Adidas’ new Confirmed app cleverly harnesses the fervor of collectors who normally line up for limited-edition shoes, moving fans onto a mobile platform. App users create an account, then get push notifications when hot new releases are on the way. Interested buyers in a given metro area—only New York City at launch—indicate their size and, if approved, receive details on where and when to pick up the shoes. An Adidas exec calls it a “virtual line.” In addition to collecting data on these super-fans, the app lets Adidas control which influencers get various styles, drives traffic to selected stores, builds additional buzz and cuts out secondary-market sellers armed with bots that secure advance orders. —Marian Berelowitz

    Image credit: Bloomberg

  • Adventurous play
    February 4, 2015 | 1:09 pm

    Screen Shot 2015-02-04 at 12.00.22 PM

    Kids will slide through a “Tunnel of Terror” and get slimy on “Mount Mud” in Tough Mudder’s new obstacle course for the 7-12 set. The endurance-challenge purveyor is partnering with European soft drink brand Britvic on Fruit Shoot Mini Mudder, with events planned for the U.S., the U.K. and Ireland. The concept caters to parents looking to pry kids away from screens and get them moving—there’s now a CrossFit offshoot for kids, starting with preschoolers—in ways that are challenging and fun.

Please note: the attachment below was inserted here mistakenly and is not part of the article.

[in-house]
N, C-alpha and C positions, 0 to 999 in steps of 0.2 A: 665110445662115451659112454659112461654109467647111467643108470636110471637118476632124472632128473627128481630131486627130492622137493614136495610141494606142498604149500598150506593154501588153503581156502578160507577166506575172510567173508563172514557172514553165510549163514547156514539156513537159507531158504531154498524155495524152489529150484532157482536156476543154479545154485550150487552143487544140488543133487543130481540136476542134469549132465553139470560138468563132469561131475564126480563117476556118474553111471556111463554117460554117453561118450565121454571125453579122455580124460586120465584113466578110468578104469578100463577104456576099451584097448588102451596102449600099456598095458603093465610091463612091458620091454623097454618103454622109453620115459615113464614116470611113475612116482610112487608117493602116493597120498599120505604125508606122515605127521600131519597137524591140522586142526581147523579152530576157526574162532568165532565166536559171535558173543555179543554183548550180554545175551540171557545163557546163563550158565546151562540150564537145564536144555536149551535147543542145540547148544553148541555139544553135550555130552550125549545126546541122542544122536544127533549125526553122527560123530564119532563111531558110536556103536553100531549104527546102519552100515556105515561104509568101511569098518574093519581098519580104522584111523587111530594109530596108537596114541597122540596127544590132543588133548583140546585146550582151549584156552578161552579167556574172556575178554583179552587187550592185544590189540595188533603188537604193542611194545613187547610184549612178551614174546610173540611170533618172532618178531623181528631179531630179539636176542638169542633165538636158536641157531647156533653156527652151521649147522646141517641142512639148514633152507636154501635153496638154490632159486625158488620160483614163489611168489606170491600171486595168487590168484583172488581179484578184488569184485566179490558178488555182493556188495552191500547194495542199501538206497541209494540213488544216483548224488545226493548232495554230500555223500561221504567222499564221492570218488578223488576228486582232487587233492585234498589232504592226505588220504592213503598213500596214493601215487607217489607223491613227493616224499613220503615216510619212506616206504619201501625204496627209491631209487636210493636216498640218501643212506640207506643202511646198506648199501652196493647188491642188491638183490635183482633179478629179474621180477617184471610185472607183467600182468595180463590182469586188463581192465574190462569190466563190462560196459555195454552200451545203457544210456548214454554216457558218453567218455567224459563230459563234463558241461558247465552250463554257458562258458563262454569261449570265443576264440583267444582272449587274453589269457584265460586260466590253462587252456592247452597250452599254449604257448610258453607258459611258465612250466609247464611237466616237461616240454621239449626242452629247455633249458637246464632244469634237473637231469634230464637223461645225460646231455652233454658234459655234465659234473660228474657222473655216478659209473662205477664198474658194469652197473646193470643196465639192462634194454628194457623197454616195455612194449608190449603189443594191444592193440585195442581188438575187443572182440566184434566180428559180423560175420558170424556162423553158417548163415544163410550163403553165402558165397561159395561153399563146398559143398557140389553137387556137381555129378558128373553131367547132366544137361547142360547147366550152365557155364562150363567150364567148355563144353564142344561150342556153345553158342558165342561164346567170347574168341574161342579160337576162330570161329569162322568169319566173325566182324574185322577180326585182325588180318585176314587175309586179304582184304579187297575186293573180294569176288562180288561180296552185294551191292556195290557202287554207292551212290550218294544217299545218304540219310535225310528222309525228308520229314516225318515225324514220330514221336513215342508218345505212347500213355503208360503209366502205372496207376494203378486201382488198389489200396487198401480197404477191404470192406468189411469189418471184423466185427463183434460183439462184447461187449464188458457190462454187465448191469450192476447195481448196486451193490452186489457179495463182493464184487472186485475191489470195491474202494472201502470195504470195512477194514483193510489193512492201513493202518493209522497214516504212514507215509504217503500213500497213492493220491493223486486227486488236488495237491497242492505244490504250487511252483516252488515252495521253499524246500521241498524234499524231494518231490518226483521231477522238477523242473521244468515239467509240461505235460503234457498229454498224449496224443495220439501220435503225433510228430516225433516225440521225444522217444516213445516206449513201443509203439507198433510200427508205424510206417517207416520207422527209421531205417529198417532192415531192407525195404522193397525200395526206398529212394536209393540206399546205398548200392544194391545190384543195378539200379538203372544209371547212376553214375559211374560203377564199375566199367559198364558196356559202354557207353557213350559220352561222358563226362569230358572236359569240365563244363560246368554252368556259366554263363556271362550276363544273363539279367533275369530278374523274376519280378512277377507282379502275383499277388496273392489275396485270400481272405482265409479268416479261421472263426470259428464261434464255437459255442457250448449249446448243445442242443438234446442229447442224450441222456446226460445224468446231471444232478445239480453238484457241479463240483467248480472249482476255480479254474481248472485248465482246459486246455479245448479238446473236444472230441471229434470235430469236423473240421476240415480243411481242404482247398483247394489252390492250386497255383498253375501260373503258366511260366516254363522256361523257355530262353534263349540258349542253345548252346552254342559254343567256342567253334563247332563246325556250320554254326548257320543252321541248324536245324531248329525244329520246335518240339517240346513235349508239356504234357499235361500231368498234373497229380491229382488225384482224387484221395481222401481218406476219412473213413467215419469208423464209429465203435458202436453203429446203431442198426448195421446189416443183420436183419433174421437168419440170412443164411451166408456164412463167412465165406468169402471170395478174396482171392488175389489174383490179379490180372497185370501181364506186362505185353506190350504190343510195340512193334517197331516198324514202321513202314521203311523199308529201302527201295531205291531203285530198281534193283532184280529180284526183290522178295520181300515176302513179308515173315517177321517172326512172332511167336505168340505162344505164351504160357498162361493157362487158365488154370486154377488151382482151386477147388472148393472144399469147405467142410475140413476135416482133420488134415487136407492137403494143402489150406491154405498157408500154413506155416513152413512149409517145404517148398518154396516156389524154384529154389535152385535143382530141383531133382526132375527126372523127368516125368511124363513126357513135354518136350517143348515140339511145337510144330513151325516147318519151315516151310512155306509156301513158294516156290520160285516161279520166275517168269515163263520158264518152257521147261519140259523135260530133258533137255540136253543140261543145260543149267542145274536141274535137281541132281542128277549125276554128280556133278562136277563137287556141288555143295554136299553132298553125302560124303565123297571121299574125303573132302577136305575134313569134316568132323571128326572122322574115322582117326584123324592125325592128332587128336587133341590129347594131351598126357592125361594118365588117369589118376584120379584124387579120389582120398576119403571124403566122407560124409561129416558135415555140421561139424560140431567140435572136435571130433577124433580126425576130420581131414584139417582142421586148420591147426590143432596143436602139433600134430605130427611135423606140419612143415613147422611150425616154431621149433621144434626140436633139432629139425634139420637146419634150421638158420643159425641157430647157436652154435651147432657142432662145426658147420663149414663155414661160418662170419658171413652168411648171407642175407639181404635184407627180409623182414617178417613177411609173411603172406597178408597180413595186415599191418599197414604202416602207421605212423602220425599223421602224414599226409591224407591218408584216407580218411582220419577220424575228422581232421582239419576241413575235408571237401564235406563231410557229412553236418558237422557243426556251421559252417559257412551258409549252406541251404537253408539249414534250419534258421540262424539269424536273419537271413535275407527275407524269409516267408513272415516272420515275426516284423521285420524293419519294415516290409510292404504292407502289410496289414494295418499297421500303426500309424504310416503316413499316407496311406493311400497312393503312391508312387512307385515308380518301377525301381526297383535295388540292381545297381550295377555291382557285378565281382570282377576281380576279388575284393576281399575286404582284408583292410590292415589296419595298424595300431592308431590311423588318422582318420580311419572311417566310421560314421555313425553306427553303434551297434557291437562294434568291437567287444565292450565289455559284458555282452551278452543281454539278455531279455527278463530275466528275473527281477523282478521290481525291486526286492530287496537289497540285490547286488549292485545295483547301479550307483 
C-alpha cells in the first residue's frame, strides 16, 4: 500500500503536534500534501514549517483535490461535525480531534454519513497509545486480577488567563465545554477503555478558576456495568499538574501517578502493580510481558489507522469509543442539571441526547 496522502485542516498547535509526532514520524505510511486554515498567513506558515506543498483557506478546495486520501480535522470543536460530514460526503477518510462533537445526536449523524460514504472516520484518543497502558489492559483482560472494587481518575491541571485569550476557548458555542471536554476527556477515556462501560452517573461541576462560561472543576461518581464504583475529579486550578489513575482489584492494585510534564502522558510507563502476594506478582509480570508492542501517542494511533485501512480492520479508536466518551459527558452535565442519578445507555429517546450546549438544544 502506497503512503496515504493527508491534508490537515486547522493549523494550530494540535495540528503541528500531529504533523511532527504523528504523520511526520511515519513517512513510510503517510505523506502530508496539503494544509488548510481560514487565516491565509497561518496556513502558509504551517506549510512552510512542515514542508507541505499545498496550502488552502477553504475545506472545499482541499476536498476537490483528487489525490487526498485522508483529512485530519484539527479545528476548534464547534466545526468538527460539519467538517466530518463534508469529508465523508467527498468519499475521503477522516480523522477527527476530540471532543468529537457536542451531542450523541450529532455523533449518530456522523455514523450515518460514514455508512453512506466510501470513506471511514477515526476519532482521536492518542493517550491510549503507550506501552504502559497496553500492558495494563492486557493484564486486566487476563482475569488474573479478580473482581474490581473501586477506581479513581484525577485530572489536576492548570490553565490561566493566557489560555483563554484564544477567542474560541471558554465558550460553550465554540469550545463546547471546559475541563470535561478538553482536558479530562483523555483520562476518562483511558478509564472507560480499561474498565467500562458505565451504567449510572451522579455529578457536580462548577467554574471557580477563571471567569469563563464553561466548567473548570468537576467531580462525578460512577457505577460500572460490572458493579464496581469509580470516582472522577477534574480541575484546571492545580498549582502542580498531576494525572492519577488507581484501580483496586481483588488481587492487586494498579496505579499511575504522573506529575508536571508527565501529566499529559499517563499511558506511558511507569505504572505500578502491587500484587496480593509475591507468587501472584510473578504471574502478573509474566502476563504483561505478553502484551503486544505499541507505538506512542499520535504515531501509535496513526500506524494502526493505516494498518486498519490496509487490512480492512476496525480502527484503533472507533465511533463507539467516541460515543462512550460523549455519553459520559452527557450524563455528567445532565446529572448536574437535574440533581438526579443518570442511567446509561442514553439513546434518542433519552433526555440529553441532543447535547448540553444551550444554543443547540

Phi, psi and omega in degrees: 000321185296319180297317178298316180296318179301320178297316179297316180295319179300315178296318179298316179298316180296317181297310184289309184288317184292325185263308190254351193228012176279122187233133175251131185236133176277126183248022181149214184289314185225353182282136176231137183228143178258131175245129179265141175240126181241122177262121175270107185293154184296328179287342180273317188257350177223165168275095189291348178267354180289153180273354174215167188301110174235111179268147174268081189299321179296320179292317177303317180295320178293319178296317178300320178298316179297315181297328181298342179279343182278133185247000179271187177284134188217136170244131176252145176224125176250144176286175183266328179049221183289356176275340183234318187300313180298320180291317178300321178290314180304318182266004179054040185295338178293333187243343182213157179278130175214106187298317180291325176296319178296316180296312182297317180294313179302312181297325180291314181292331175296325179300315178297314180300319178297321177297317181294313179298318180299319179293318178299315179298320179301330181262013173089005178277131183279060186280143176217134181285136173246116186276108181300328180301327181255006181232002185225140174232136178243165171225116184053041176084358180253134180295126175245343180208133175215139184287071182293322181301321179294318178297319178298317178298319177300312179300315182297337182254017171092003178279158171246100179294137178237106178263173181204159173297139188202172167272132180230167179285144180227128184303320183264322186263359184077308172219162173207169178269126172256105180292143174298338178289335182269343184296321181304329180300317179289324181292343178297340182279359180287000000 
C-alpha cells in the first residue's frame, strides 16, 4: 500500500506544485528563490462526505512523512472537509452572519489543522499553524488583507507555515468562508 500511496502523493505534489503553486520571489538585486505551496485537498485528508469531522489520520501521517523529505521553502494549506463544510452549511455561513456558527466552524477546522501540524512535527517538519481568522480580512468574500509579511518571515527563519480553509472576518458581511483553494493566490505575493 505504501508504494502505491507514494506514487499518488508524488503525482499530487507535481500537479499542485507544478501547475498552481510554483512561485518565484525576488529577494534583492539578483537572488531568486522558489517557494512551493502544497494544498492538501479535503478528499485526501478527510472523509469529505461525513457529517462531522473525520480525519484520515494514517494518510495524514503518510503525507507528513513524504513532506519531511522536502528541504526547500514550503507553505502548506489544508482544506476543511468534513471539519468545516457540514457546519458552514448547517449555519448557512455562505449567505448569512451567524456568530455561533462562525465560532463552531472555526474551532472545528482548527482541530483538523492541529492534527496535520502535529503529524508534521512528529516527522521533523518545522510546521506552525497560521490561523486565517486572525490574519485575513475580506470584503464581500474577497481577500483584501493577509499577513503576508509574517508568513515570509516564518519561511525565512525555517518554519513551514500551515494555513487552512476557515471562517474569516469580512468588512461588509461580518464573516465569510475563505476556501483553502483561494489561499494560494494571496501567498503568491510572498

Continue reading “Adventurous play” »

  • Rivals joining forces
    January 26, 2015 | 7:19 pm

    Volkswagen_5 2000px-BMW.svg

    Not long ago, a collaboration between two rival companies would have been seen as a counterintuitive and perhaps desperate measure. In 2015, however, BMW’s partnership with Volkswagen on fast-charging electric vehicle stations makes the automakers look self-confident, open and serious about sustainability and the common good.  Continue reading “Rivals joining forces” »